At other schools, like the one where Matt Reed teaches in Portland, teachers have collectively pushed back on the demand to keep grading as normal. This year, he and his colleagues have decided “We’re not giving F’s. Period.” Adam Sanchez also saw a new willingness to question the grading system in Philadelphia. “Failure rates are skyrocketing and that has caused conversations that I’ve never really had at a big high school like ‘What would it mean to get rid of grades?’”
Ty Marshall in Oregon has also changed the way they give assignments, labeling the ones that are “Must Do,” then adding the ones that are “Should Do” and then marking others as “Aspire To.” They note that “for some students, the ‘Must Do’ is what is possible in this moment and that is OK.”
The question of standardized testing still looms, though, especially as the Biden administration has pushed for testing despite an uproar from teacher unions. In Portland, Reed said, a group of elementary school teachers had organized to try to eliminate standardized testing for elementary school students in the fall, and were working to expand that in the spring.
Instead of worrying about testing and grading, the teachers I spoke with were more concerned with trying to find out from their students what they needed most. “When I was meeting with students right after break this week, a lot of students were telling me that they were upset that they’re not as productive as they usually are,” Lindsay said. “We had to pull back and talk about ‘What is this drive for productivity?’”
Teachers have also found ways to combat their own isolation from one another. “That’s also part of the reason that we started the Ida B. Wells Education Project,” Peta Lindsay in Los Angeles explained. “There was a lot of despair and disillusionment and ‘I don’t know what to do’ kind of feelings coming from the teachers I knew. I intentionally set out to build community.” Since then, the group has been meeting regularly on Zoom, allowing teachers from around the country to connect.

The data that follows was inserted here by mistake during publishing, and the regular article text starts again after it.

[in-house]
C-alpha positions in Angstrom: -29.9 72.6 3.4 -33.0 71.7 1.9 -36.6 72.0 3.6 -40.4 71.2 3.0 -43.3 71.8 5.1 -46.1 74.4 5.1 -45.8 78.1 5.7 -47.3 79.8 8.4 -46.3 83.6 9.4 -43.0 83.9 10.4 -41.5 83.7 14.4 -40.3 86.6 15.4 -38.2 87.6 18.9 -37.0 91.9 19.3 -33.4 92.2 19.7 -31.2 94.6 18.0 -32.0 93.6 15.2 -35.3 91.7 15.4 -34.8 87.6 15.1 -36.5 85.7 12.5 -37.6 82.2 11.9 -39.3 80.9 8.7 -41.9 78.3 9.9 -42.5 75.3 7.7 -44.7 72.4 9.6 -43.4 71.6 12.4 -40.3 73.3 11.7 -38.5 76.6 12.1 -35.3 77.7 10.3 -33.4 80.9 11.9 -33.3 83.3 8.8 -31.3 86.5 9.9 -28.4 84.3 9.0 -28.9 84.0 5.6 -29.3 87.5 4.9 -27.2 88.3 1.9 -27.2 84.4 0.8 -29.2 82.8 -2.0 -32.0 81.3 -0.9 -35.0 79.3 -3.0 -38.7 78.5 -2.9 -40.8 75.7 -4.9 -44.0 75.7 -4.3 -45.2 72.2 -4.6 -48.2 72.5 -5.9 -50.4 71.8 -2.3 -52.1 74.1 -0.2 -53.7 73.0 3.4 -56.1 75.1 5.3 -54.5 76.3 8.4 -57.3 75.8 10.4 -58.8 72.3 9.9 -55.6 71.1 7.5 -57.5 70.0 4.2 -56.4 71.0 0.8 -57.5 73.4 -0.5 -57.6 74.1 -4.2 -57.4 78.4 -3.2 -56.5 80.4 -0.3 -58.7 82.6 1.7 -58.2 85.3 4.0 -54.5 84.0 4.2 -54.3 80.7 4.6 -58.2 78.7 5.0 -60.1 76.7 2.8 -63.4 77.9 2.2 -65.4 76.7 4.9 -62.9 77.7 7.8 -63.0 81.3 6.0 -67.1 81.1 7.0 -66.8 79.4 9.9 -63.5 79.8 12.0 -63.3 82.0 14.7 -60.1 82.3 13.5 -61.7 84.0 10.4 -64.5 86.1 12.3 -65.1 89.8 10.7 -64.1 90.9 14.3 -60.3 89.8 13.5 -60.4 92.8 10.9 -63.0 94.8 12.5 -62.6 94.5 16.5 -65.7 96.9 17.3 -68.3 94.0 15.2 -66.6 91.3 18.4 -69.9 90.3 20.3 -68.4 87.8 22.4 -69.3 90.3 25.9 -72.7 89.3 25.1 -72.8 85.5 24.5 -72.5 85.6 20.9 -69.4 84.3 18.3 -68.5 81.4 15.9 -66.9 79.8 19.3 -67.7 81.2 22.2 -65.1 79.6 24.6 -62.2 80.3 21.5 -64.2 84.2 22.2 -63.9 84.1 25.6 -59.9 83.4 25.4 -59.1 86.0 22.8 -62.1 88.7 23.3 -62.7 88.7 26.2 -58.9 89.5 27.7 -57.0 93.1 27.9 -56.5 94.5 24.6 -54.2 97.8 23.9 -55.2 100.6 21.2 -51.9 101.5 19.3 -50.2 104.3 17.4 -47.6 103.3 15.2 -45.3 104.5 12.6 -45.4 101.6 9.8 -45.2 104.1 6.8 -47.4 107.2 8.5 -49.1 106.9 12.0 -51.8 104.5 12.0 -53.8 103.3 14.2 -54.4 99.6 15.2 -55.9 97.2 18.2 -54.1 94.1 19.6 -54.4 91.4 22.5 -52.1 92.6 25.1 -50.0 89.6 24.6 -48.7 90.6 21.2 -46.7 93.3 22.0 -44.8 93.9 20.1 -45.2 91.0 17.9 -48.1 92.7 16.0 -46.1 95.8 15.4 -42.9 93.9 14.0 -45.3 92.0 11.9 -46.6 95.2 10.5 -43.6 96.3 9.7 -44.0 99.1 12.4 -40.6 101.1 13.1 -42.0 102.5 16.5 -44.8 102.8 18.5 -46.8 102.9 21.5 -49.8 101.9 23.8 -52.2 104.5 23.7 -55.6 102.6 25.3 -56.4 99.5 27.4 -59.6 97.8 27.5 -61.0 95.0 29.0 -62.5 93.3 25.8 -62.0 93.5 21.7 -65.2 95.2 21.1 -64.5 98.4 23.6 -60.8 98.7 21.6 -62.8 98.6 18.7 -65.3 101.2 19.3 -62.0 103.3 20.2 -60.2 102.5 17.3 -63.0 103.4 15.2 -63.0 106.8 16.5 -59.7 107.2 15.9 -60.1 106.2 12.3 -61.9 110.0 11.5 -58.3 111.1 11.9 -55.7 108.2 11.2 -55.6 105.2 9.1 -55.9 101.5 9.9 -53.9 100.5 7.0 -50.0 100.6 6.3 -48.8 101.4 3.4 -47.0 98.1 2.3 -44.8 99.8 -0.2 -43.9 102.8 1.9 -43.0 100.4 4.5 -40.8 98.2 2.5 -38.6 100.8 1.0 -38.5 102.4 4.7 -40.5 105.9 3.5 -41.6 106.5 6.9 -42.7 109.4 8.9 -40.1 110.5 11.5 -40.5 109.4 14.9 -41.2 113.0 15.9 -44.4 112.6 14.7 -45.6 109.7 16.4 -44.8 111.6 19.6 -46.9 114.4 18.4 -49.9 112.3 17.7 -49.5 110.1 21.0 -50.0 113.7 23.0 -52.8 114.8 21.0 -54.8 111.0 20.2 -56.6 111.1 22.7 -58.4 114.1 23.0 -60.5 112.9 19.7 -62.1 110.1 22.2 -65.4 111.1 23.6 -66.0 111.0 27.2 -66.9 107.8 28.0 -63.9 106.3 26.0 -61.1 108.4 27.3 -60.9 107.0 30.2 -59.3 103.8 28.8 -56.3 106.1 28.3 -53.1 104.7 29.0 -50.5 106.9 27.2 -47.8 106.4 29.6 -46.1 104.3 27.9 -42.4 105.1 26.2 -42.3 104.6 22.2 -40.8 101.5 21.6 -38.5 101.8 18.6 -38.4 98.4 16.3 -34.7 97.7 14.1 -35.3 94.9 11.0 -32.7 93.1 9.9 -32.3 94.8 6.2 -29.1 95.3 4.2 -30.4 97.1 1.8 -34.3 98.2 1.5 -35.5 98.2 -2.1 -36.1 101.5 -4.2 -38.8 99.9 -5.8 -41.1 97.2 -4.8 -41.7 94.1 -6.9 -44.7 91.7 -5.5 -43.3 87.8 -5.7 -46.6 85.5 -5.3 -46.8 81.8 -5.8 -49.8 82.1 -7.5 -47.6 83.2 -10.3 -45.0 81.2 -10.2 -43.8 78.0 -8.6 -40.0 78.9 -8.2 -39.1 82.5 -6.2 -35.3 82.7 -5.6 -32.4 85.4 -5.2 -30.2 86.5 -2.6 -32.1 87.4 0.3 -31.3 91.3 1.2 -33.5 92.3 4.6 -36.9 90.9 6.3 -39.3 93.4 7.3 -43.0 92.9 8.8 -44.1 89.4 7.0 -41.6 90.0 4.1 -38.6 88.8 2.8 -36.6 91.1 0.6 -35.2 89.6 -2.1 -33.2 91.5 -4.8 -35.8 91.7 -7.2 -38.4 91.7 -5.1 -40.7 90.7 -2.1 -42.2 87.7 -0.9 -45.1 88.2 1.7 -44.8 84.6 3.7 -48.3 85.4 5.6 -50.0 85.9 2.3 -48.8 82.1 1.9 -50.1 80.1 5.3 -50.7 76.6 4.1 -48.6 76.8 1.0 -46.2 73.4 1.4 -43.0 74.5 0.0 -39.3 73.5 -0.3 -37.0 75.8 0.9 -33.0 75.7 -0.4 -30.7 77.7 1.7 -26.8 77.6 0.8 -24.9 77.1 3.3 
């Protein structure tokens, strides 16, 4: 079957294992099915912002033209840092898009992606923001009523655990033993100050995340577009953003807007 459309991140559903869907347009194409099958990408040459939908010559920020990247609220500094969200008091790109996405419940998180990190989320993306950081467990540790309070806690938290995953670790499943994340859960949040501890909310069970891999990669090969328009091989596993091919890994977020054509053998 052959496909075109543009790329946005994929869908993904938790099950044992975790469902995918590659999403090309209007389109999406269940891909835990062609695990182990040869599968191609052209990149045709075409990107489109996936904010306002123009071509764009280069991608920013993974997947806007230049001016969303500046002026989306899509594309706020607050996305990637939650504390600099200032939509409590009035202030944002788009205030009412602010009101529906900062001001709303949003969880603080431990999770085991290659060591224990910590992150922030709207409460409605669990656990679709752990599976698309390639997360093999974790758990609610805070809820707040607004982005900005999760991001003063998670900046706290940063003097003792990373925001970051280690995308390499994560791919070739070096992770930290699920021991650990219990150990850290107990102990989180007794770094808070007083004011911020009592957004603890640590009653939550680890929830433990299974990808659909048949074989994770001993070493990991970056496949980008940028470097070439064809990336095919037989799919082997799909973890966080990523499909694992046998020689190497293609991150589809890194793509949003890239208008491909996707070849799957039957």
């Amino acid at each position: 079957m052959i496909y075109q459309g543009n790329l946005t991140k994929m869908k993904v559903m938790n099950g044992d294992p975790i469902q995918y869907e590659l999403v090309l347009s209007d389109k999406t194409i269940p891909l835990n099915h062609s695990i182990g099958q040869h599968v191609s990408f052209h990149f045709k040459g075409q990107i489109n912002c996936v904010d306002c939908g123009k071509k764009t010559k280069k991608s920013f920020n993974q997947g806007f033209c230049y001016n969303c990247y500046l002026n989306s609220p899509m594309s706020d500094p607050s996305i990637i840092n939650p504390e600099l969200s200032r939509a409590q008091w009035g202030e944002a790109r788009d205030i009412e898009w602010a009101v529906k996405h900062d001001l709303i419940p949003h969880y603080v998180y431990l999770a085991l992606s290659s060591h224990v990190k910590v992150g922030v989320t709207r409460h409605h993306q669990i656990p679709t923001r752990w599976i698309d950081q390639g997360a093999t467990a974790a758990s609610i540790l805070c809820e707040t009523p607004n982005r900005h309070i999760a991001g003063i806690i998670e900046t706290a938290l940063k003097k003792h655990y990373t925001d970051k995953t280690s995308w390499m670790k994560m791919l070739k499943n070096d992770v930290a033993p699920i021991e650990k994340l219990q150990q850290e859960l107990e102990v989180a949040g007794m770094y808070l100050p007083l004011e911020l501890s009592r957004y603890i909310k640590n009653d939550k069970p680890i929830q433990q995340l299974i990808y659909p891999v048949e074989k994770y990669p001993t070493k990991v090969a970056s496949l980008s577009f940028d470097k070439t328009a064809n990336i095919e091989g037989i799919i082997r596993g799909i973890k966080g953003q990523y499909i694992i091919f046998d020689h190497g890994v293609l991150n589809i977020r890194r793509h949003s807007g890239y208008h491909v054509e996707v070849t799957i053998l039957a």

It’s been thanks to strong unions like Lindsay’s United Teachers Los Angeles and the Chicago Teachers Union that many teachers have been able to remain mostly safe during the pandemic. But the ongoing need to fight premature return-to-classroom orders has also meant some of the other demands the unions might be making can fall by the wayside.
Still, there’s a new militancy in the air in many places. Adam Sanchez in Philadelphia felt that the pandemic was driving a new awareness of the problems with a system that was failing teachers and students even before the crisis. “Now, everyone understands the school district does not care about your life. They are willing to send you to die to get their data.” Turquoise Parker in Durham echoed this feeling, pointing to the way teachers have been attacked in newspapers and television news for understandable hesitancy at returning to the classroom.
The pandemic has made organizing among teachers more difficult, but as Sanchez said, “I hope it’s the dam that is holding the tidal wave. Once we’re back in the classroom and we’re able to talk to other people and organize in an easier way, all of this will come to fruition in some ways that I think it’s harder to see in this moment. My sense, right now, is that a lot of teachers are feeling that it is their breaking point.”
The failures of the current moment have shown teachers that they will have to take the lead, because elected officials and administrators will not. And something else is finally clear: As Reed said, “Don’t tell me there’s not enough money.”
The moment is ripe, he continued, for bringing bigger demands to the bargaining table, for dreaming about what education could be. “If all we’re able to do right now is survive? Cool. Survive. But we also have to be thinking about and actually working right now to build the world that we want to move into.”